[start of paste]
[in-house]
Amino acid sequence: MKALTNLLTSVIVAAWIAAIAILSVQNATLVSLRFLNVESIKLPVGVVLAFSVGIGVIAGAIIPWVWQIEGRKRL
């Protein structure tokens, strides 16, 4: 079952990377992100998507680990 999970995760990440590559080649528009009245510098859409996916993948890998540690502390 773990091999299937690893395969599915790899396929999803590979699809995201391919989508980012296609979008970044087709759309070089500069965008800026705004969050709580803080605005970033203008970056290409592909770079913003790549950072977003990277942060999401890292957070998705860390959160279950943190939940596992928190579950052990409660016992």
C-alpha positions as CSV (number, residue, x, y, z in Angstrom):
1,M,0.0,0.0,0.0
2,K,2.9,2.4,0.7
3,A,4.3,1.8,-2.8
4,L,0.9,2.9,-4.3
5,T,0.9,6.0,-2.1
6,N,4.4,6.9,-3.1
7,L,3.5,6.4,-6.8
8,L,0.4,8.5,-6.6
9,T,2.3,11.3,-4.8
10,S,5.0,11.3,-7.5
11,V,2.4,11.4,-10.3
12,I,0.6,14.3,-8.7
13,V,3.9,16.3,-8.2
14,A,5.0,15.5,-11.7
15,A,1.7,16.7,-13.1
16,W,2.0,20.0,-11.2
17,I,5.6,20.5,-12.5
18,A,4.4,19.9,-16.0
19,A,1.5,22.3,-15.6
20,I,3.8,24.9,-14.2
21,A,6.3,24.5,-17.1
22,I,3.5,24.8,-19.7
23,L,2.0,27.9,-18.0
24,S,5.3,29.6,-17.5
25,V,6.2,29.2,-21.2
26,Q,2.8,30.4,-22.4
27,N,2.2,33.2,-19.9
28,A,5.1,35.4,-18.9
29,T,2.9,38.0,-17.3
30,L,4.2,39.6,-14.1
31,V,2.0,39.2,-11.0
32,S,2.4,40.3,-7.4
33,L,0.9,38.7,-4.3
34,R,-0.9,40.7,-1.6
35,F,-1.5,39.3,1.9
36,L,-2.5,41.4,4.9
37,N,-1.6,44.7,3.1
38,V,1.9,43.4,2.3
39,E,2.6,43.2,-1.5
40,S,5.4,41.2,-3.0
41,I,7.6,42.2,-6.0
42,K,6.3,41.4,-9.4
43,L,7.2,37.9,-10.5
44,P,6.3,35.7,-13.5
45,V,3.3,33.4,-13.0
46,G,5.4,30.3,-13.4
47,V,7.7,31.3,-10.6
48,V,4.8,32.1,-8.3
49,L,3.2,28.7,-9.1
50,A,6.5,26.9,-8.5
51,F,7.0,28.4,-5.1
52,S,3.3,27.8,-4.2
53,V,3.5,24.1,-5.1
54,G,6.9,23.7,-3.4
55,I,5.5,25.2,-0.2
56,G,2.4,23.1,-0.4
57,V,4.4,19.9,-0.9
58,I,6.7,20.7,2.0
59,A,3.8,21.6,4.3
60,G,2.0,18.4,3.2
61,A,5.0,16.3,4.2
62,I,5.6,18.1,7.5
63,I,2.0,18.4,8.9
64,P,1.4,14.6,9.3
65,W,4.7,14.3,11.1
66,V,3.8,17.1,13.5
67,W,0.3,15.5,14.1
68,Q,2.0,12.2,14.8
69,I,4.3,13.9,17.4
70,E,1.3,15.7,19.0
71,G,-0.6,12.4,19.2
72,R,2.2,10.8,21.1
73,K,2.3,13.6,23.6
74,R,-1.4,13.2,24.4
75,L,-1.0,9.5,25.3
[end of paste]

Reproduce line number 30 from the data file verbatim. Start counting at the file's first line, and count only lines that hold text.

26,Q,2.8,30.4,-22.4